A TN3270 client that supports structured fields will respond to a Read Partition Query command with the appropriate reply. The sequence of events when a client receives a Read Partition Query and does not support structured fields is left up to the client implementation. Typically clients can identify at least this structured field and reply with a null set.
The 3270 ATTN key is interpreted by many host applications in an SNA environment as an indication that the user wishes to interrupt the execution of the current process. A majority of the telnet servers currently accept the telnet IAC BREAK (code 243)  sequence to signal this event.
Use of this key requires two things:
- The TN3270 clients provide as part of their keyboard mapping a single key or a combination of keys that map to the 3270 ATTN key. When the user presses this key(s), the client transmits a Telnet BREAK command to the server.
- The TN3270 servers translate the BREAK command received from a TN3270 client into the appropriate form and pass it along to the host application as an ATTN key. In other words, the server representing an SLU in an SNA session would send a SIGNAL RU to the host application.
The ATTN key is not supported in a non-SNA environment; therefore, a TN3270 server representing non-SNA 3270 devices ignores any Telnet BREAK commands it receives from a client.
The 3270 SYSREQ key is useful in an environment where the telnet server is attached to the host using SNA. The SYSREQ key is useful in this environment when the host application becomes locked or the user wishes to terminate the session without closing the Telnet connection.
The Telnet Interrupt Process (IP) command  is interpreted by some telnet servers as a SYSREQ key. Other servers recognize the 3270 Test Request key as a SYSREQ key. In an SNA environment, pressing this key toggles the terminal between the host application session and the SSCP session. Usually the user will enter LOGOFF once this key has been pressed to terminate the application session and then select a new host to connect to. Sometimes, if SYSREQ is pressed again, the host application will become unlocked and normal activities may then proceed.
It is entirely up to the telnet server to interpret this command and send the appropriate commands to the host as well as format the resulting host data for display on the telnet client. The data format during the SSCP session is in a slightly different format than normal 3270 data. Since the telnet server has no way to pass this data directly to the telnet client, it must either handle it entirely and ignore SYSREQ events or convert it to 3270 data to present to the client.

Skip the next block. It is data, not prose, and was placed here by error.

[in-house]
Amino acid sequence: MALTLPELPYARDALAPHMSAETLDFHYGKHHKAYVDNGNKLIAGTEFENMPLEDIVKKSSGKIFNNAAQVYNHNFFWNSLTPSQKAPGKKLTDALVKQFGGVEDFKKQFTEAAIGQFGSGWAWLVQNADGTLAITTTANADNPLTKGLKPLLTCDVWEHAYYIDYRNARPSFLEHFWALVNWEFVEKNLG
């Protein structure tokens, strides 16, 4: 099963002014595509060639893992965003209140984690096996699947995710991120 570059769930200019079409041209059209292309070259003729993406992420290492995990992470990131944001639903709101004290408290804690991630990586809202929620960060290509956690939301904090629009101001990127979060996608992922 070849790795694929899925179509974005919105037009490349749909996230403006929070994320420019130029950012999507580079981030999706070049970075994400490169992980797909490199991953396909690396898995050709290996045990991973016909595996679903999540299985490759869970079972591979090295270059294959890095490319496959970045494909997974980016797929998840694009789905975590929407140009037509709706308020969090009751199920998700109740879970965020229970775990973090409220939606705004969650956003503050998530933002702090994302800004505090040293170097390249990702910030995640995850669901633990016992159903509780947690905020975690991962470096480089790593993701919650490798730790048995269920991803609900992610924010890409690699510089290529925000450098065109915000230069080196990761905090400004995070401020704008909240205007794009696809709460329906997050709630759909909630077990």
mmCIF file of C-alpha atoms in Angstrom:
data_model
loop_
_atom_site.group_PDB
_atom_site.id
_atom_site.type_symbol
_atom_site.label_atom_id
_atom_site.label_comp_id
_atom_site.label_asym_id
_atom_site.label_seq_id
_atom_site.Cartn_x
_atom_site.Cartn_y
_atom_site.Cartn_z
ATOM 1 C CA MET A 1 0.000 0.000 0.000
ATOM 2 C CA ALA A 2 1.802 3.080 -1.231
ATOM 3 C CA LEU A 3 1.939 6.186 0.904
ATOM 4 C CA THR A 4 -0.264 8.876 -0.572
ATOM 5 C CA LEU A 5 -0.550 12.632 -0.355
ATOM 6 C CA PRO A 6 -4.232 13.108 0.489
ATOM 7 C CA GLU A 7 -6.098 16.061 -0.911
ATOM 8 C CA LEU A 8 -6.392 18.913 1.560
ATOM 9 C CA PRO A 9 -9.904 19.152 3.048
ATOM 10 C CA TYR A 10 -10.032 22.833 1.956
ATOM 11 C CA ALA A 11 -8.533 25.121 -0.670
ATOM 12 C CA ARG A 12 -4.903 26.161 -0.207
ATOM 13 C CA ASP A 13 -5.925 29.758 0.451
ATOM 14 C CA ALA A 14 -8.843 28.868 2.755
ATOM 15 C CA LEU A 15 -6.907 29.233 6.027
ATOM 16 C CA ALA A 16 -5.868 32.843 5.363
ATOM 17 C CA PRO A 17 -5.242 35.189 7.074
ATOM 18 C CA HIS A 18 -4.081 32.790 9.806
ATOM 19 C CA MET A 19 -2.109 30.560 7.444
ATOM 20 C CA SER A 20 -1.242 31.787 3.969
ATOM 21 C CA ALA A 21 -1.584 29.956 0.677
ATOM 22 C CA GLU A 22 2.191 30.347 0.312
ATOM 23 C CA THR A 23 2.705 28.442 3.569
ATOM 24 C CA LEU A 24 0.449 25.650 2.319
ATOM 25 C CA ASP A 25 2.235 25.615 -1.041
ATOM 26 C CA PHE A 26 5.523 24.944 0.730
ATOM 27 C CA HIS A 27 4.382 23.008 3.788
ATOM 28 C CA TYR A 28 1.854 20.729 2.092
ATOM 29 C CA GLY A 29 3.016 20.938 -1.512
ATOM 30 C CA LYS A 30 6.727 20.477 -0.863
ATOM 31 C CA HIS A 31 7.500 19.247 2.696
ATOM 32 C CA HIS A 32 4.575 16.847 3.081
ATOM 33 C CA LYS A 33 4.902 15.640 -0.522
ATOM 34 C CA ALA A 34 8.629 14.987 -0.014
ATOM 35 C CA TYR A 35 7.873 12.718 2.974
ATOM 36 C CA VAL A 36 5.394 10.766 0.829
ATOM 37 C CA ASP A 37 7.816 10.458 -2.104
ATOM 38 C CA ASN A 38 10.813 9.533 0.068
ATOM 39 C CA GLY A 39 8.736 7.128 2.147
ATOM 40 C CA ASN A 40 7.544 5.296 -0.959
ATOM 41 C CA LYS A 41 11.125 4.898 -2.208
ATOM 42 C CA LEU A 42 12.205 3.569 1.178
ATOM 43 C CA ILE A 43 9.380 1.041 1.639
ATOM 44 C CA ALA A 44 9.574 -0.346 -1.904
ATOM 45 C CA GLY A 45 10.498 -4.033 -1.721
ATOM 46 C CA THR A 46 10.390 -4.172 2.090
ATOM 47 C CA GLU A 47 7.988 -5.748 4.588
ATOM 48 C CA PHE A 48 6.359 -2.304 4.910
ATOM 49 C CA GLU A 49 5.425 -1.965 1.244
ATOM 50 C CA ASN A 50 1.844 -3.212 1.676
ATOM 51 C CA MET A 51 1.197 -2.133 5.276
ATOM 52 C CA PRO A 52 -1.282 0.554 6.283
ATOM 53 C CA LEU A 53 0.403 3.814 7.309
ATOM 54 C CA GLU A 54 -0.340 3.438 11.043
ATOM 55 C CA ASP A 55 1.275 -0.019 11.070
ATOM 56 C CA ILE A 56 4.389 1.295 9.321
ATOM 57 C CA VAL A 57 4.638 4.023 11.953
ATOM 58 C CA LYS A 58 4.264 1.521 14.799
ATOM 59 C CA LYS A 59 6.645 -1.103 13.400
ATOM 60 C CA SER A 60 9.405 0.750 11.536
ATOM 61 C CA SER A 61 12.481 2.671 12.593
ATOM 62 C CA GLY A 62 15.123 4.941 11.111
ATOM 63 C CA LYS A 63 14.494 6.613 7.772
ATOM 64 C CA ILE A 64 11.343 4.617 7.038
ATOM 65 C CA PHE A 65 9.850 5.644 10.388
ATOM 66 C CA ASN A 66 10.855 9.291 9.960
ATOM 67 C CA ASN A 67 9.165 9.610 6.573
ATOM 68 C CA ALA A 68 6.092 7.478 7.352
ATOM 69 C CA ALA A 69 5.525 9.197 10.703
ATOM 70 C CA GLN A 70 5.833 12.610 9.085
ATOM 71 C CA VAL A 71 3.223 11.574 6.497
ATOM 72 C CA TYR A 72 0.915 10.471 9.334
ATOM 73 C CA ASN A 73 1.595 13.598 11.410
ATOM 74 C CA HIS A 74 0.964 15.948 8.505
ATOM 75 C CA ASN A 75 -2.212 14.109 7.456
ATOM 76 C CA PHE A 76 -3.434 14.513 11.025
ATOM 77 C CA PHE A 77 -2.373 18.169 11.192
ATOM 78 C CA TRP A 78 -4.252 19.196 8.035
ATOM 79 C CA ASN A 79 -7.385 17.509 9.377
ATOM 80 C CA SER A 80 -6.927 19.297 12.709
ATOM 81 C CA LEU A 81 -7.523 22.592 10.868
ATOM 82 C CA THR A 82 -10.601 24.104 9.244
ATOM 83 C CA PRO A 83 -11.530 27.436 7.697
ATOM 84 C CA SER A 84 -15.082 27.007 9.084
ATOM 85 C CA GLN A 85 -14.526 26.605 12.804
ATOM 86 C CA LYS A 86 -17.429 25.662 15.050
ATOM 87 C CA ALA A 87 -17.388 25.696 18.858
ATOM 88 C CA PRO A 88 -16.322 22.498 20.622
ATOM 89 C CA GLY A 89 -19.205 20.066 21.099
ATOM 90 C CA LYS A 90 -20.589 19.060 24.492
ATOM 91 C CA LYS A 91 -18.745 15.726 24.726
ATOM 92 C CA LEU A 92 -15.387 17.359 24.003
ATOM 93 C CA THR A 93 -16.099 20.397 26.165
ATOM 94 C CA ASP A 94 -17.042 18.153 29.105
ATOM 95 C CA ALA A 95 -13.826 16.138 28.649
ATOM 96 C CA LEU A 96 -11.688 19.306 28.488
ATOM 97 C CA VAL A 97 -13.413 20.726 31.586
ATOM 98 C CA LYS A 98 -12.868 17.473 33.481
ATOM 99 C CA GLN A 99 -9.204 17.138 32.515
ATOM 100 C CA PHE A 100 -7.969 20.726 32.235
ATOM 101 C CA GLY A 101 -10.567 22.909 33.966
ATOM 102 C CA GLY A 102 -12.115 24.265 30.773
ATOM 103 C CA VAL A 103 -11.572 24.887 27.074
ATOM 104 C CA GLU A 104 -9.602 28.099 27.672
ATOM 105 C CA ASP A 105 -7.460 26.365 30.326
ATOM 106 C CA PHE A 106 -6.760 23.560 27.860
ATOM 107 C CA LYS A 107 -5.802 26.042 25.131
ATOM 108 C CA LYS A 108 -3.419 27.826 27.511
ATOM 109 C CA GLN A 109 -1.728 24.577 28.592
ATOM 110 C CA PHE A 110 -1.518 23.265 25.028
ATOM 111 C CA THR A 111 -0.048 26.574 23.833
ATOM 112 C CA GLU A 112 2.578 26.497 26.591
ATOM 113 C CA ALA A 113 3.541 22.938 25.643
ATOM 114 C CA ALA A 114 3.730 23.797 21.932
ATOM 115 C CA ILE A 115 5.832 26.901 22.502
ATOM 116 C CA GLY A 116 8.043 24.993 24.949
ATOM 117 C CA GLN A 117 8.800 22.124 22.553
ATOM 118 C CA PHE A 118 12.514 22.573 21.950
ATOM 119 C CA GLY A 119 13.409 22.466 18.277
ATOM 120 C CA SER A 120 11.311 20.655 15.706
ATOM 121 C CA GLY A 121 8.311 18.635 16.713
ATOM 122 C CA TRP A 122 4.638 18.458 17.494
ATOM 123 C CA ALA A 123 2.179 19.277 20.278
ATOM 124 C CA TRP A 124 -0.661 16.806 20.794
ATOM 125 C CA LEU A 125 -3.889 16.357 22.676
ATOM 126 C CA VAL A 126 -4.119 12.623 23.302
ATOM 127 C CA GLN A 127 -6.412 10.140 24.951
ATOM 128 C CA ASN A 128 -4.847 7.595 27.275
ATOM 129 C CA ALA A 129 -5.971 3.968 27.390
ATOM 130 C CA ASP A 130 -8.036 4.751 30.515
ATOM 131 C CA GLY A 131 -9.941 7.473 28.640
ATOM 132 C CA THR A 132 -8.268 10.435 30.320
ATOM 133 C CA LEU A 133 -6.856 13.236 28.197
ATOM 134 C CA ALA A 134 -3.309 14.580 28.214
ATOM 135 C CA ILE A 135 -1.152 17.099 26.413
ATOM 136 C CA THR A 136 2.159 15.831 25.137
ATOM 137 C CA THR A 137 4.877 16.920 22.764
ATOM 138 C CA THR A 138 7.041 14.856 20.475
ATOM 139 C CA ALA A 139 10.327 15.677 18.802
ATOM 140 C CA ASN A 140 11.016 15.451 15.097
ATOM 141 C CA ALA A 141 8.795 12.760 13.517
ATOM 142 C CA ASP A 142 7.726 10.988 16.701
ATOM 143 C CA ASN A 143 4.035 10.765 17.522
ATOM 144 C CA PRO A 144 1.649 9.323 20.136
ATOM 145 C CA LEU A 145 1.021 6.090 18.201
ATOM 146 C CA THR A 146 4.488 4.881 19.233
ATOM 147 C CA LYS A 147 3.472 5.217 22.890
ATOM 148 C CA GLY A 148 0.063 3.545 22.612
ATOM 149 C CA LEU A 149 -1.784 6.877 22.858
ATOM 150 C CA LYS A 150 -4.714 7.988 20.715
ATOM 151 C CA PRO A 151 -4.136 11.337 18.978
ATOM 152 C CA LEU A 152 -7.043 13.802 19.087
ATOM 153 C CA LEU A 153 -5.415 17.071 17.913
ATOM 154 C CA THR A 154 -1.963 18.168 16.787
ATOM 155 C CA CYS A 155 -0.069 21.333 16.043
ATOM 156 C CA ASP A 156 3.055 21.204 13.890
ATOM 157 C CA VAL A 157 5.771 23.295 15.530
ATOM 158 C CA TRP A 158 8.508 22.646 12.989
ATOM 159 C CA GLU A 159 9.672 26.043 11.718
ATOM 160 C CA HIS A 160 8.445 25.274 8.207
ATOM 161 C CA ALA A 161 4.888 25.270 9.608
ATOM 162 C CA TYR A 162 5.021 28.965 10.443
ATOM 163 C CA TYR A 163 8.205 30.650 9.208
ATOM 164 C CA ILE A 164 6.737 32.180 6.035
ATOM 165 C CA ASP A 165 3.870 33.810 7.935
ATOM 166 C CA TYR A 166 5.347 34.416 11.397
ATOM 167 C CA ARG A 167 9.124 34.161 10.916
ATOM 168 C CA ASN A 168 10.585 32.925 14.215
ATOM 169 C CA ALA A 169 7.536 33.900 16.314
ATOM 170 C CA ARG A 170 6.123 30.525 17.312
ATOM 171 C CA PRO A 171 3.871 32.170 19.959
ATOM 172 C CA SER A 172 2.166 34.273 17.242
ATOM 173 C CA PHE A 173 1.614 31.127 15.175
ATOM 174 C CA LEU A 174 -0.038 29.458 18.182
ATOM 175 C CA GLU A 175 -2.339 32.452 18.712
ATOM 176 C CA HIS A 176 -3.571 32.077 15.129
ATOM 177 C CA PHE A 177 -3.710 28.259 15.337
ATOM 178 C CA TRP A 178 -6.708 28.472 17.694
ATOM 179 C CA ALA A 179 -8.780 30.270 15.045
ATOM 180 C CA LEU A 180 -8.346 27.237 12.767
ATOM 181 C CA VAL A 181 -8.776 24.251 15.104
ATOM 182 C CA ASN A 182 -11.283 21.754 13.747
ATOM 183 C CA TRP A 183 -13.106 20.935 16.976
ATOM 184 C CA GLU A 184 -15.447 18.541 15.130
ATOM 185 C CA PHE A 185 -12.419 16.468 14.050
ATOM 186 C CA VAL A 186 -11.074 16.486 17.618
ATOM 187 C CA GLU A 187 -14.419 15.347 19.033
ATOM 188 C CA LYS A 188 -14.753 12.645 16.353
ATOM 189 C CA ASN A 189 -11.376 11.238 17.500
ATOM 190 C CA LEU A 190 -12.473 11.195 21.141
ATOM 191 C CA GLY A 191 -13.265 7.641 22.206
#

To implement SYSREQ key support, TN3270 clients provide a key (or combination of keys) that is identified as mapping to the 3270 SYSREQ key. When the user presses this key(s), the client would either transmit a Telnet IP command or Test Request key to the server, depending on the server implementation.
TN3270 servers representing non-SNA 3270 terminals may ignore any Telnet IP commands or Test Request keys they receive from a client.
There are several items that are not supported by current TN3270 implementations; among them are the following:
- TN3270 provides no capability for clients to emulate the 328x class of printers. - There is no mechanism by which a Telnet client can request that a connection be associated with a given 3270 device-name. This can be of importance when a terminal session is being established, since many host applications behave differently depending on the network name of the terminal. - The 3270 ATTN and SYSREQ keys are not universally supported. - There is no support for the SNA positive/negative response process. All data that is sent is assumed to either be handled or ignored. The lack of SNA response processing in TN3270 is part of what makes TN3270 efficient. A negative response indicates some sort of error at the client while processing the previously received data; this could be caused by the host application building a 3270 datastream that contains an invalid command, or by a mechanical error at the client side, among other things. Positive responses indicate processing of the previously received data has completed. - There is no mechanism by which the client can access the SNA BIND information. The BIND image in a SNA environment contains a detailed description of the session between the telnet server and the host application. - The connection negotiation does not make it clear whether clients should support 3270 structured fields.
 Rekhter, Y., "Telnet 3270 Regime Option", RFC 1041, IBM Corporation, January 1988.
 VanBokkelen, J., "Telnet Terminal-Type Option", RFC 1091, FTP Software, Inc., February 1989.
 Postel, J., and J. Reynolds, "Telnet Binary Transmission", STD 27, RFC 856, USC/Information Sciences Institute, May 1983.
 Postel, J., "Telnet End of Record Option", RFC 885,
USC/Information Sciences Institute, December 1983.
 Reynolds, J., and J. Postel, "Assigned Numbers", STD 2, RFC 1340, USC/Information Sciences Institute, July 1992.
 "3270 Information Display System - Data Stream Programmer's Reference", publication number GA23-0059, IBM Corporation.
 "Systems Network Architecture - Formats", publication number GA27-3136, IBM Corporation.
 Postel, J., and J. Reynolds, "Telnet Suppress Go Ahead Option", STD 29, RFC 858, USC/Information Sciences Institute, May 1983.
 Postel, J., and J. Reynolds, "Telnet Echo Option", STD 28, RFC 857, USC/Information Sciences Institute, May 1983.
 Postel, J., and J. Reynolds, "Telnet Timing Mark Option", STD 31, RFC 860, USC/Information Sciences Institute, May 1983.
 Postel, J., and J. Reynolds, "Telnet Protocol Specification", STD 8, RFC 854, USC/Information Sciences Institute, May 1983.
 "Systems Network Architecture - Concepts and Products", publication number GC30-3072, IBM Corporation.
Security issues are not discussed in this memo.
Portions of this document were drawn from the following sources:
- A White Paper written by Owen Reddecliffe, WRQ Corporation, October 1991. - Experimental work on the part of Cleve Graves and Michelle Angel, OpenConnect Systems, 1992 - 1993. - Discussions at the March 1993 IETF meeting and TN3270 BOF at Interop August 1993. - Discussions on the "TN3270E" list, 1993.